President Barrow’s half-measures are harming the country and his authority as the Commander-in-Chief of the Gambia besides tormenting Gambians. Among other challenges, it creates an impression of a reluctant leader, one who enjoys the trappings of office but is not ready to get the work done.

In successive governments, the Gambia has been plundered of uncountable billions of Dalasi and foreign exchange while public officers and civil servants are negotiating loans and grants to purchase new expensive SUVs for themselves, their wives and concubines.

What are the intentions of the Anti-corruption law? We want the people to understand that poverty is real. I was puzzled because that line, spouted with nauseating instinctiveness, was reflective of a pernicious rigidity; a self-defeating mentality that effectively obliterates the possibility of a recalibration of strategy, not to mention the folly of pacifying the Gambia (that restive country has been unstable for more than two decades for God’s sakes).

President Barrow should sack more than 75 percent of his team, all the way down the line. They have not served him well with their open and embarrassing display of lack of colour, grace and competence.

For a start, all the Ministers of State with portfolio should be fired and changed. They cannot plead that they are mere spare tires. It is their lack of initiative and ambition that has turned them into spare tires. Heads of agencies and parastatals should not be allowed to hang on to the myth that they are occupying contract or tenured positions.

The President is constitutionally empowered to fire any one when he is tired of their services. Many of them should be sent home and that includes the horde of special assistants and advisers doing nothing, occupying space and often causing problems.

President Barrow should ignore any and every list from his Barrow Youth Movement and Barrow Fans Club or Diaspora community echo chambers. All those political advisors and political hacks are busy with their own private agenda and not in the best interest of the country.

Digesting the State of the Nation address my immediate impulse was where is empathy and compassion lacking in today’s Gambia to solve a lot of our current societal problems?

All the pillars of our nationhood were tested, and most were found wanting. Some collapsed, some were seriously weakened, while others were desecrated beyond repair. We are talking about the presidency, economy, security and, most importantly, the people.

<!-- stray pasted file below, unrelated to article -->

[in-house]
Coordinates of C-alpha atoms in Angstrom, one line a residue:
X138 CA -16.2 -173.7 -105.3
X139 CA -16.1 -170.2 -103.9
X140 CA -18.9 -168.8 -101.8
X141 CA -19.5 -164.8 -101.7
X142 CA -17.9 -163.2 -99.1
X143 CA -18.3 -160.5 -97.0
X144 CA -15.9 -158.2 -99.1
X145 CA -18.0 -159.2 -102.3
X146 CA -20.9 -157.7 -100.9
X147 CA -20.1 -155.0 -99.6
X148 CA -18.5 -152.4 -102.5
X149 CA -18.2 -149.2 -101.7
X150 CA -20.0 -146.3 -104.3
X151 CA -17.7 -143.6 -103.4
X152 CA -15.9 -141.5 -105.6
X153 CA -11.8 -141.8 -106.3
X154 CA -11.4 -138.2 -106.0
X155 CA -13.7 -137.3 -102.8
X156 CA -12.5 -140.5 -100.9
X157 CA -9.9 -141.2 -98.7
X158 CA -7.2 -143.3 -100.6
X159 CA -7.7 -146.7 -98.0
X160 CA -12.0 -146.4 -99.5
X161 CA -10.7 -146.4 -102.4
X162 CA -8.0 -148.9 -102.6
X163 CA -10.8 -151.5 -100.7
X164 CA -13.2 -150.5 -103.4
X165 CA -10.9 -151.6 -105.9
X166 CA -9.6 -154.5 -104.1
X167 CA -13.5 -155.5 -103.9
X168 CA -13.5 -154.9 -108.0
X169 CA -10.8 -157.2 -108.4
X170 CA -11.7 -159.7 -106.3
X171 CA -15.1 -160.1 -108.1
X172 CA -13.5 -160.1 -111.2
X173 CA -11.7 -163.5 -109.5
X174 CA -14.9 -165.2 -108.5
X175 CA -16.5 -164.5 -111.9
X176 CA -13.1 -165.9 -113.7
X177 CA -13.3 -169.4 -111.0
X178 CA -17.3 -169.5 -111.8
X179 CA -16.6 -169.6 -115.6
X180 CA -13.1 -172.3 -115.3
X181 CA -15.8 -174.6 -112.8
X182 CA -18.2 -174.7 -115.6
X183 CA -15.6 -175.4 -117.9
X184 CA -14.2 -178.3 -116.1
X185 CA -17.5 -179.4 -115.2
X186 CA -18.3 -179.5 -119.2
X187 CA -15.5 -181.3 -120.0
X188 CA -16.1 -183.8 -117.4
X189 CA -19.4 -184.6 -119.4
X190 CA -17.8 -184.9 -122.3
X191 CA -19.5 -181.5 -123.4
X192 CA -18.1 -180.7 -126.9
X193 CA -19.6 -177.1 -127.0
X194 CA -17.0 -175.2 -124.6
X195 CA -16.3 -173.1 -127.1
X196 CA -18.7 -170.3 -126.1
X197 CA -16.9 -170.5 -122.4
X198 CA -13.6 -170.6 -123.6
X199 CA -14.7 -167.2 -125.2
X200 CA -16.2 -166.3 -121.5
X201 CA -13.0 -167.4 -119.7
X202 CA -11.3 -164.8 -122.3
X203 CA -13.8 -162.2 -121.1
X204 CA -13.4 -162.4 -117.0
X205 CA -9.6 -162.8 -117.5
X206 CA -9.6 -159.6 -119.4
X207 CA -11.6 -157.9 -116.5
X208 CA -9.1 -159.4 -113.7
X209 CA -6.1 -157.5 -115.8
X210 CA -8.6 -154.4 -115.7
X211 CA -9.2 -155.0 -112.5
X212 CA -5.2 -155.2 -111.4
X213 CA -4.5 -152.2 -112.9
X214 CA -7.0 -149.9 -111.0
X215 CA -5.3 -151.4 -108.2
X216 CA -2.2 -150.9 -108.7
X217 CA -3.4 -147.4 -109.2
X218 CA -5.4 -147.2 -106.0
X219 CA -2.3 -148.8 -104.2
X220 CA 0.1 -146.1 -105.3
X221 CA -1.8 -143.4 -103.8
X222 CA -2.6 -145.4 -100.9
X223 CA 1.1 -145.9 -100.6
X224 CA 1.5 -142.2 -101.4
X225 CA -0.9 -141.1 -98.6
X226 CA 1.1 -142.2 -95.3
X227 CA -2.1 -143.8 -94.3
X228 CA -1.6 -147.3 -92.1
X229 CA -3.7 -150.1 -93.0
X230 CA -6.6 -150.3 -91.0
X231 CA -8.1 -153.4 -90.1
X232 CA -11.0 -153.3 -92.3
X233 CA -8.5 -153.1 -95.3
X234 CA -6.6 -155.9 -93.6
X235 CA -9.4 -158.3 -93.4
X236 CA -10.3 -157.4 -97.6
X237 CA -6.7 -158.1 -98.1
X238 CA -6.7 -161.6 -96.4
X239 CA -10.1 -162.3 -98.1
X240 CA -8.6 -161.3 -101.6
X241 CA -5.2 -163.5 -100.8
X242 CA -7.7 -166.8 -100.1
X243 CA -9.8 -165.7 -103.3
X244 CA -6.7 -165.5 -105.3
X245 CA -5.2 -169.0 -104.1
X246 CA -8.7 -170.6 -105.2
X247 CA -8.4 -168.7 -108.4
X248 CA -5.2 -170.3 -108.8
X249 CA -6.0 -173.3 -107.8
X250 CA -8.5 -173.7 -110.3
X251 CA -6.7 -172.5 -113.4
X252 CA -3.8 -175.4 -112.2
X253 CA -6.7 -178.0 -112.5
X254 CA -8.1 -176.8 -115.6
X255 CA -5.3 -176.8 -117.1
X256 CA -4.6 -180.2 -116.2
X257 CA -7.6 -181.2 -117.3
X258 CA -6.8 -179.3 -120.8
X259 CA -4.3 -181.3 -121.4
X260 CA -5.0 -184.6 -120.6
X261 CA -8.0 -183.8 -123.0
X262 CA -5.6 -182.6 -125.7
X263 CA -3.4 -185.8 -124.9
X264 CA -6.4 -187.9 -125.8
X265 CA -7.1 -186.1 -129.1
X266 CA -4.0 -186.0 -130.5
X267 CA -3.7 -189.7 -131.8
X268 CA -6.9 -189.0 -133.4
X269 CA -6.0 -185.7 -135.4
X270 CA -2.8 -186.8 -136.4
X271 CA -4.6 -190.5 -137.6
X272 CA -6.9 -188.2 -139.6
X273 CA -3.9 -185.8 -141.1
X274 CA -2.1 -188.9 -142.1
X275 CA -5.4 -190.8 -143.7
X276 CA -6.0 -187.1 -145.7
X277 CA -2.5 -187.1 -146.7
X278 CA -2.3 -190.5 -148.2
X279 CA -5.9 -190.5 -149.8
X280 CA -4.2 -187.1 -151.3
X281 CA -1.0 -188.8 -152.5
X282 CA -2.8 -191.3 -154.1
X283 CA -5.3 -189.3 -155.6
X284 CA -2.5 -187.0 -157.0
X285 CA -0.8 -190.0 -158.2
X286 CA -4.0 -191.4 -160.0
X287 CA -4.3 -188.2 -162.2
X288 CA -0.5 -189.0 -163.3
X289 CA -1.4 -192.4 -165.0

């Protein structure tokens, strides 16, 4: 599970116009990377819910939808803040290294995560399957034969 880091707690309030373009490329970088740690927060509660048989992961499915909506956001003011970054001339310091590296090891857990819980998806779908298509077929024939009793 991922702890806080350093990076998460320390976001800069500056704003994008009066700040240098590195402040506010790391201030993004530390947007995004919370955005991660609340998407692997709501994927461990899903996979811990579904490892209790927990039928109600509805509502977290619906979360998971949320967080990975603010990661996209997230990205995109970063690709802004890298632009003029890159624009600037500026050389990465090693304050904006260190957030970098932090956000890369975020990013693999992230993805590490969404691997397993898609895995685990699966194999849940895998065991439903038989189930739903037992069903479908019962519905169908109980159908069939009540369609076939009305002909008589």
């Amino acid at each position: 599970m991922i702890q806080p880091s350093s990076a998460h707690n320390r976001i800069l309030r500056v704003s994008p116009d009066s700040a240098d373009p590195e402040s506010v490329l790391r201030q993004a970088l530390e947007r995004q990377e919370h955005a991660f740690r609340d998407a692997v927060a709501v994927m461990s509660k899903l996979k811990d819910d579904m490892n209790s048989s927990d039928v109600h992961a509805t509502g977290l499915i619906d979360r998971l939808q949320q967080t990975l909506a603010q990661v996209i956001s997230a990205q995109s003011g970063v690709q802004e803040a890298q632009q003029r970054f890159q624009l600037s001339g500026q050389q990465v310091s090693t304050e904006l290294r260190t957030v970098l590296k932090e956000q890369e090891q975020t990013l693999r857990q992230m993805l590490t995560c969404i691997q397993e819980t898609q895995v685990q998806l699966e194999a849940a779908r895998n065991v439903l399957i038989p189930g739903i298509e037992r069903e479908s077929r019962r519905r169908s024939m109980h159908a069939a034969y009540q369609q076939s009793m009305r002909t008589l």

I was particularly sympathetic and perplexed when President Barrow talked of enacting another Anti- Corruption Law in December. There are laws in our statute books to fight public sector corruption, racketeering and thievery of government treasury.

I am not optimistic in the value of the President’s speech until the Gambia is purge the fear from the small group of oligarchs-curdling designs of mega sleaze and plundering the Gambia resources.

But when the same relentless oratorical line was repeated by the commander-in-chief after the State of the Nation speech. I wondered again where is the compassion and empathy that was shattered.

That shattering of empathy and sympathy soon gave way to raw anger of three years of unemployment, corruption, bureaucratic incompetence and economic paralysis are the bane of President Barrow’s regime.

The Gambia today is crying for action — practical measures to guarantee the citizens that the government has been seized of their concerns.

In the document, summarised as part of the National Development Plan, Adama Barrow’s vision for the Gambia promised to: Put food and clean water on every Gambian table, ensure that every child in the Gambia gets quality education, create wealth, ensure that every Gambian gets quality and affordable healthcare, empower Gambian women to take their rightful place in developing this country, keep the Gambia safe and secure both internally and externally, develop a cogent foreign relations and trade policy for the Gambia.

For all his chest-thumping about the resilience of the Gambian spirit, President Adama Barrow betrays his visceral ignorance of the Gambia conundrum and its socio-historic-political complexities.

For one, the idea that the Gambia’s only hope for stability is our continued engagement and tolerance of corruption and political incompetence is laughably fallacious.

President Yahya Jammeh tried and failed. If reports by Anti -Corruption organisations are anything to go by, then that corruption campaign has been nothing short of a disaster. It has led to massive economic calamities that ultimately feed politicians than address it.

President Barrow’s anti-corruption approach to good governance matters because it offers his administration an opportunity to project power, regardless of whether it makes us people of good citizens of high moral standards or not.

Nobody is suggesting for one moment that we should sit back as corruption destroys and denied Gambian citizens meaningful livings.

By Alagi Yorro Jallow